Houck enters not guilty plea, judge to review request to lower $10 million bond

Brooks Houck participated in his court appearance Thursday,, Oct. 5, 2023,, by video teleconference from the Hardin County Detention Center. Houck is charged with murder and tampering with evidence in the Crystal Rogers case.

Nelson County Gazette / WBRT Radio

Thursday, Oct. 5, 2023 — With a crush of state and national media in attendance physically and electronically, the man charged with the murder of Crystal Rogers entered a not guilty plea Thursday afternoon via video teleconference in Nelson Circuit Court.

Appearing from the Hardin County Detention Center, Houck stood quietly and showed no emotion while his attorney, Brian Butler, told Circuit Judge Charles Simms that his client was pleading not guilty to the charge of murder and tampering with physical evidence.

Houck’s defense team argues in favor of reducing his $10 million bond during Thursday’s court hearing at the Nelson County Justice Center. Click to enlarge.

BOND REDUCTION. Much of the hourlong hearing was devoted to Houck’s defense team defending their request to reduce his $10 million bond. In his court filing, Butler called the $10 million bond “excessive” and “punitive.”

Houck has no prior criminal record, Butler explained, and he had cooperated fully with police during the investigation. Butler offered a lengthy list of murder defendants in Kentucky whose bonds were $1 million or less.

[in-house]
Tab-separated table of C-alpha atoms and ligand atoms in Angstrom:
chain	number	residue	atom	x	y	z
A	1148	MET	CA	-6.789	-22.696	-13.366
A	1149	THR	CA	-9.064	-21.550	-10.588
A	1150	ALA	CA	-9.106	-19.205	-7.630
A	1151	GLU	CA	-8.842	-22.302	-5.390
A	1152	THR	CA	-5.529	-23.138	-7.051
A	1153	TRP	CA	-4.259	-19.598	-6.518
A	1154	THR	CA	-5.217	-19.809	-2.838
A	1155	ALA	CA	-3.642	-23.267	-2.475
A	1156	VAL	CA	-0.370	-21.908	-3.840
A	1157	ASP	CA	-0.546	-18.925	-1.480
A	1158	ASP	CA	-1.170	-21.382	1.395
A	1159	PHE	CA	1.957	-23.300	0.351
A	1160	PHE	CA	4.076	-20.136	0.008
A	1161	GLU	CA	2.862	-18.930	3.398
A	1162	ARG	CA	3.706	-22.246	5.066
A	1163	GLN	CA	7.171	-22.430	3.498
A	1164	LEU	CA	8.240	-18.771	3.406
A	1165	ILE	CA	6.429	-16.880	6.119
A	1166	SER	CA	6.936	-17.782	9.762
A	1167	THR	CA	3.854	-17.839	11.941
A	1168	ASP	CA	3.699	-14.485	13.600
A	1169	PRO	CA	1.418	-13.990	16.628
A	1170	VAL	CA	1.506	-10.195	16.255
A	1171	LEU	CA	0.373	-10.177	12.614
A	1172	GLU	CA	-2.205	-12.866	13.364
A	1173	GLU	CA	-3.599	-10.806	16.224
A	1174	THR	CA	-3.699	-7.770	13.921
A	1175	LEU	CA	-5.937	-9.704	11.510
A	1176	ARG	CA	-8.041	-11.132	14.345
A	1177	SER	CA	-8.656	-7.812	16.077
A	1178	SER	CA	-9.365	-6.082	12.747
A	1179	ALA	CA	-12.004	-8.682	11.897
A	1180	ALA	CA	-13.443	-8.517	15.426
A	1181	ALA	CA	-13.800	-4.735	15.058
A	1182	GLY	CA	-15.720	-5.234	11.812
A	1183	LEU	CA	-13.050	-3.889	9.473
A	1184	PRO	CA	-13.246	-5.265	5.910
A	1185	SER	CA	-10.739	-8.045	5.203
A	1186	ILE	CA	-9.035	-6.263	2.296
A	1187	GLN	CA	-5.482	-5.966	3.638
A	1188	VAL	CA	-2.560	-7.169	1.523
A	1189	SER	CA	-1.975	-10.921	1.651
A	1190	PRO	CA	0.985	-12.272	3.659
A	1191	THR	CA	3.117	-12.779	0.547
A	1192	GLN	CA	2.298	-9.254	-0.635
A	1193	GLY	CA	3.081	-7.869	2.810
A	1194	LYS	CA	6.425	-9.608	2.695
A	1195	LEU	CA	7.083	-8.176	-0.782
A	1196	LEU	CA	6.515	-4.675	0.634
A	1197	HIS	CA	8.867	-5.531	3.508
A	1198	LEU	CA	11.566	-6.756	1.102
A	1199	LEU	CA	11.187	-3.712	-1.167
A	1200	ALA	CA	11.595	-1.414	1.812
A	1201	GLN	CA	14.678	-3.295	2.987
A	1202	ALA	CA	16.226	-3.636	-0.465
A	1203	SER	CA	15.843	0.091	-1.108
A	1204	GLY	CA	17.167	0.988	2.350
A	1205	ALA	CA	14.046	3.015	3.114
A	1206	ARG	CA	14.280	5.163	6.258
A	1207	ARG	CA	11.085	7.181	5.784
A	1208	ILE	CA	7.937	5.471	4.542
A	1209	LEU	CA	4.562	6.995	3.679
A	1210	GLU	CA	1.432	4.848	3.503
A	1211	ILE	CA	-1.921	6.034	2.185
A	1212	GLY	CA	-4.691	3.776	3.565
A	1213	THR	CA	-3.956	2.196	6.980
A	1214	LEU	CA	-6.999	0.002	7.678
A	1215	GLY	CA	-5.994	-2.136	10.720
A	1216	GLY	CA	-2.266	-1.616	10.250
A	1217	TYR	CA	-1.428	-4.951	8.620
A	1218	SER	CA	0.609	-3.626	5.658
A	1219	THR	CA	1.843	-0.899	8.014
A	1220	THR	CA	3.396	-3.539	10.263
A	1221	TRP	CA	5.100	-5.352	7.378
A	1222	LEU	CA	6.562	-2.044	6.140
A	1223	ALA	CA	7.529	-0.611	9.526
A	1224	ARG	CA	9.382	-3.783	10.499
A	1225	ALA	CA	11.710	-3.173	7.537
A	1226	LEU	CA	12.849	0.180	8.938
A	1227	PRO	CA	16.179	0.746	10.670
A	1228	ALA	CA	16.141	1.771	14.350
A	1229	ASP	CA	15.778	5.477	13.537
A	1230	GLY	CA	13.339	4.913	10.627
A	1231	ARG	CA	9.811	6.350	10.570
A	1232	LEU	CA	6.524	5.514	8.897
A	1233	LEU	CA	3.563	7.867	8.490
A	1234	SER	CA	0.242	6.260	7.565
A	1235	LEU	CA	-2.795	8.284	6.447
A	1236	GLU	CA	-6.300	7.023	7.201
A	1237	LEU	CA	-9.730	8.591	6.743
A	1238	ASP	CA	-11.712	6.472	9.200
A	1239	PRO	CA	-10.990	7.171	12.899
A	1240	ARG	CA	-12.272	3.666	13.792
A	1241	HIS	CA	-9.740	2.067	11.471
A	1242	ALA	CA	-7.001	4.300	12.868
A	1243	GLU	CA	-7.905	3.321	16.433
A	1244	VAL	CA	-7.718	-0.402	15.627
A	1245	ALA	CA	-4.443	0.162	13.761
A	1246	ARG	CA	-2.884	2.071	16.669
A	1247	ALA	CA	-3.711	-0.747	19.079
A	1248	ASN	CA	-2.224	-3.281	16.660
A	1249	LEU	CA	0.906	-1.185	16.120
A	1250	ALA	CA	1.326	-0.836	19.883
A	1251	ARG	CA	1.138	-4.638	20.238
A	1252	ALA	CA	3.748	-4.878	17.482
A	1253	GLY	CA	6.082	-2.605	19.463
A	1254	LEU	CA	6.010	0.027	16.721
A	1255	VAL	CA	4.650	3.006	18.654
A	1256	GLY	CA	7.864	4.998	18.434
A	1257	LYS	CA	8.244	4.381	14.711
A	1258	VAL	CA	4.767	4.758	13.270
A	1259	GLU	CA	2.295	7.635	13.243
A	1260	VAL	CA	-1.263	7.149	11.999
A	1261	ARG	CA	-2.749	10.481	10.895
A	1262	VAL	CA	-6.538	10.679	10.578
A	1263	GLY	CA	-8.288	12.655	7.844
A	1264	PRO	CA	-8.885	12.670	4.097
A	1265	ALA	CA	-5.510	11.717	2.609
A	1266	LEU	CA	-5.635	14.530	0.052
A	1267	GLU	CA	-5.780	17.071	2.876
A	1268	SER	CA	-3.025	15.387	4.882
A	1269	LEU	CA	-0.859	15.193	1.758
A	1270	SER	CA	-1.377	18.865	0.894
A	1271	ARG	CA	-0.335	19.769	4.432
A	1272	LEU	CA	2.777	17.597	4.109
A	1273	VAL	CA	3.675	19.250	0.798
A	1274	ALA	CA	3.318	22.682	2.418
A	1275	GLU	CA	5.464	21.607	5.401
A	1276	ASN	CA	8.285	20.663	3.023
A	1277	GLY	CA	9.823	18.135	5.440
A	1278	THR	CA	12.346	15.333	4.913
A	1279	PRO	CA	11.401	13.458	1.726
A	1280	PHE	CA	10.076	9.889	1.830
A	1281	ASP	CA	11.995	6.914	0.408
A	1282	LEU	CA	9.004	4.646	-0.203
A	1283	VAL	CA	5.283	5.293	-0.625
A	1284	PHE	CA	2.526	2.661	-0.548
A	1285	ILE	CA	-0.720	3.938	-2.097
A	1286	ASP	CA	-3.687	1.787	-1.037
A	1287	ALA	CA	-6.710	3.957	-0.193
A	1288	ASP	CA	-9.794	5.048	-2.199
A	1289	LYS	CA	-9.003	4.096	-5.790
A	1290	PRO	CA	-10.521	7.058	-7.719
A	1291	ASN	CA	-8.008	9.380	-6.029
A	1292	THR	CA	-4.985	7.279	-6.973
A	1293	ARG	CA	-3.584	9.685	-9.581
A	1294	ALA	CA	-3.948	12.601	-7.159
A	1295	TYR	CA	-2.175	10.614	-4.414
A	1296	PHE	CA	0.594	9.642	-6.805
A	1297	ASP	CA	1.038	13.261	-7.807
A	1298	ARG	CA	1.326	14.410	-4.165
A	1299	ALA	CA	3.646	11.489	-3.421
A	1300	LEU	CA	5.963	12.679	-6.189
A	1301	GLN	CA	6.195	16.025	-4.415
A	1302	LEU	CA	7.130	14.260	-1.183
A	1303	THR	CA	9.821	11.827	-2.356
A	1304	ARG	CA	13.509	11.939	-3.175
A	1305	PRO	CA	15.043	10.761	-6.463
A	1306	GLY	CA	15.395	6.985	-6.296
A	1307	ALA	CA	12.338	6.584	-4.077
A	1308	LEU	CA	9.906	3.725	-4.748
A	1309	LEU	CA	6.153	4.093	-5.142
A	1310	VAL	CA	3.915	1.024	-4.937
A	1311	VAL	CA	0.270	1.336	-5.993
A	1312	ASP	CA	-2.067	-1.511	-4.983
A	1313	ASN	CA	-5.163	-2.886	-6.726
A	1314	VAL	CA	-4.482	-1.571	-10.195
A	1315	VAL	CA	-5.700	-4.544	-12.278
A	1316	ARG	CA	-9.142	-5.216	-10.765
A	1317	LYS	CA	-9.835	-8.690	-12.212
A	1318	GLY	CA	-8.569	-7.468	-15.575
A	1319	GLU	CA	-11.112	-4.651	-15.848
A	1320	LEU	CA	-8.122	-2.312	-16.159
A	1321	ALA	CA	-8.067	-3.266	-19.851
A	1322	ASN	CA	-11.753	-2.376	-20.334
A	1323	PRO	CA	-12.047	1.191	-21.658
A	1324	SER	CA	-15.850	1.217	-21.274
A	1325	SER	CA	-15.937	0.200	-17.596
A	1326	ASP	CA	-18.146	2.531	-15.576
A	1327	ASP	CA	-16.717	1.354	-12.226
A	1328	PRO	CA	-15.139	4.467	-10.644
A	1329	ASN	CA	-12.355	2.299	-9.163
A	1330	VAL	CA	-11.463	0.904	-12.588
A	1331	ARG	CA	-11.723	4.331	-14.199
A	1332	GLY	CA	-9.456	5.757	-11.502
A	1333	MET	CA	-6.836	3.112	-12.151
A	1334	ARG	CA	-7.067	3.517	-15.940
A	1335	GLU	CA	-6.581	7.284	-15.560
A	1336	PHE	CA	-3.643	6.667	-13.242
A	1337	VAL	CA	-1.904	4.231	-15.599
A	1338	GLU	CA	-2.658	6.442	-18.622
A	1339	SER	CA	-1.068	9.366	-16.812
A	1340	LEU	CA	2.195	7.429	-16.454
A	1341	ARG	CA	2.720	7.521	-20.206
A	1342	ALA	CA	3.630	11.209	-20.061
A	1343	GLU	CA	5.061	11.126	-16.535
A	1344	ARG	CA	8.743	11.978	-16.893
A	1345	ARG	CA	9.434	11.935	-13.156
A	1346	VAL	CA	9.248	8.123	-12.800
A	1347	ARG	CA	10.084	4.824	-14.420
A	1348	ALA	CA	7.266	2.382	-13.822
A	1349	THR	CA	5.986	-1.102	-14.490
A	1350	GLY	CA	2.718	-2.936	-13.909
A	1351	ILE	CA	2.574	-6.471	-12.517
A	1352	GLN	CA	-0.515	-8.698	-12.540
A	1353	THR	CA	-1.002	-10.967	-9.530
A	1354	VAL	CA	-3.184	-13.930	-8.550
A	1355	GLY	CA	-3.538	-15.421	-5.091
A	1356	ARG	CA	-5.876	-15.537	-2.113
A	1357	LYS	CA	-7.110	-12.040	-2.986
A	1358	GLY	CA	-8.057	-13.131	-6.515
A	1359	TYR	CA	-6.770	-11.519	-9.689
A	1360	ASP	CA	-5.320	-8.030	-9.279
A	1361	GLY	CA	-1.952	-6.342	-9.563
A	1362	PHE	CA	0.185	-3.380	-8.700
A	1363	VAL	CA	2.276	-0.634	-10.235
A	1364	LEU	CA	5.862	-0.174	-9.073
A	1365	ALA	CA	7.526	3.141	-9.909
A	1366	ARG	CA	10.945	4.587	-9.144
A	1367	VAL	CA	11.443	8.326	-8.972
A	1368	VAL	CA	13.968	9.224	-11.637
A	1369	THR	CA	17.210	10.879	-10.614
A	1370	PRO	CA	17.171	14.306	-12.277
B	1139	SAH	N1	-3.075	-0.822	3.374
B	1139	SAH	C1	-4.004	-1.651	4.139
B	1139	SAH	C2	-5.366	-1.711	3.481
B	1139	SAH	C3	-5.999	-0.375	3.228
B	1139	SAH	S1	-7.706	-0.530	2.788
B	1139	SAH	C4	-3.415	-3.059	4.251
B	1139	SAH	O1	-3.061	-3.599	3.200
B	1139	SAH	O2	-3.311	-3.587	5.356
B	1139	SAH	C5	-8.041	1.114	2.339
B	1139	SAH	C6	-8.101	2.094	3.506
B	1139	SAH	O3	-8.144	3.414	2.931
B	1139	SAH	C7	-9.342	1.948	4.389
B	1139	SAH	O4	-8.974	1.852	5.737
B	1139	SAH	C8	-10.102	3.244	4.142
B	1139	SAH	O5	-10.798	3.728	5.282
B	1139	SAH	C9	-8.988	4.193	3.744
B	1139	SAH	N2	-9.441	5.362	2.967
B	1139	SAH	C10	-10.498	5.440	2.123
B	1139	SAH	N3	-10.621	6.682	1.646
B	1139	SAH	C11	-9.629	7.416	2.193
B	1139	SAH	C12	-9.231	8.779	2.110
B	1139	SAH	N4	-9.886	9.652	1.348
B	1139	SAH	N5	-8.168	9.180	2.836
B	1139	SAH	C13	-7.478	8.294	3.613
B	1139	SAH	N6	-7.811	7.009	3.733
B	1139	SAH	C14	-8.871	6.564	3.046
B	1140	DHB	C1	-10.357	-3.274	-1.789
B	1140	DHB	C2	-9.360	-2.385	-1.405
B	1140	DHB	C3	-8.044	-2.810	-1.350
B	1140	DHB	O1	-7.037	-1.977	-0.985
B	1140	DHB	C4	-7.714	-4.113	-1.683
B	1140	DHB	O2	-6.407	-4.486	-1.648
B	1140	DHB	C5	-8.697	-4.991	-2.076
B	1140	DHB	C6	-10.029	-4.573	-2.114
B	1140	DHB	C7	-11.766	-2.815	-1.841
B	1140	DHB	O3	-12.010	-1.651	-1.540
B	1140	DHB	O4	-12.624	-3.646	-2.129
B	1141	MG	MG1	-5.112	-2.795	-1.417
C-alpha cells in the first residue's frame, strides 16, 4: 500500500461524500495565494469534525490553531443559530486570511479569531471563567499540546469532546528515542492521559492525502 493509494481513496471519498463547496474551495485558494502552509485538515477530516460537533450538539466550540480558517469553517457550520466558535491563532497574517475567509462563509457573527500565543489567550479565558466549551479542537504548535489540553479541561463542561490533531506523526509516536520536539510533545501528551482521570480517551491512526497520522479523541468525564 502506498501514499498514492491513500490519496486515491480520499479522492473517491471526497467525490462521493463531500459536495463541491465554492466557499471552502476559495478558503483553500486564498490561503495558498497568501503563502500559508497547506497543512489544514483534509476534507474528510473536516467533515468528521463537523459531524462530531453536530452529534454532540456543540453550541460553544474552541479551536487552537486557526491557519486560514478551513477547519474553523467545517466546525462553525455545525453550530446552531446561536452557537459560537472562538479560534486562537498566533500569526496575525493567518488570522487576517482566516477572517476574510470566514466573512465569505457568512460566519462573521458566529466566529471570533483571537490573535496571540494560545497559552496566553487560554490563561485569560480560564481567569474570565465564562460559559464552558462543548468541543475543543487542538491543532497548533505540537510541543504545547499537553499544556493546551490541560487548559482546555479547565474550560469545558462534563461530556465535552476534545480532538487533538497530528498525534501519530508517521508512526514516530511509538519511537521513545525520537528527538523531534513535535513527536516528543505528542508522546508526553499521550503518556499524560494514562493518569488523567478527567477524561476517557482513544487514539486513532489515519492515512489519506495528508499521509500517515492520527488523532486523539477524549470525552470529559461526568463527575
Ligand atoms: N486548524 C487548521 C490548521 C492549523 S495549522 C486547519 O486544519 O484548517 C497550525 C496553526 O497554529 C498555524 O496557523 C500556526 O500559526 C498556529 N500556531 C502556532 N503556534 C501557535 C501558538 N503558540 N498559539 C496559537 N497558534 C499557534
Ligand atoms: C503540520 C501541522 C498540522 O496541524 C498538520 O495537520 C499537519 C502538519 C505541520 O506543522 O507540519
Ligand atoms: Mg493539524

Because of his business and family ties to Nelson County, Butler argued that Houck was not a flight risk or a danger to others in the community.

Prosecutor Shane Young defended the $10 million bond, citing Houck’s multi-million dollar real estate holdings, adding that bonds are often set at higher amounts for individuals with substantial financial means.

Young told the court they had identified property with a tax value of more than $8 million owned by three of Houck’s limited liability companies. And this did not include rental property income or the proceeds from his construction business.

RECORDED GRAND JURY PROCEEDINGS. Young went on to accuse Houck and some members of his family of secretly recording their individual testimony before a Nelson County grand jury investigating Crystal Rogers’ disappearance.

Young said that Brooks Houck, his brother Nick, his mother Rosemary Houck and other family members secretly recorded their testimony when they appeared before a Nelson County grand jury.

Grand jury proceedings are secret, and recording them is against the law. Young told the court that the recordings show that the family members wanted to make sure all of their stories were consistent prior to appearing before the grand jury.

RULING SOON. Simms told Young and the defense counsel that he would review all of the filings submitted to the court in regard to the bond reduction request and issue a decision soon.

NEXT UP. Houck’s next court appearance was tentatively is set for Thursday, February 8, 2024.


Print Friendly, PDF & Email
Please follow and like us:

Comments are closed

Subscribe to get new posts in your email!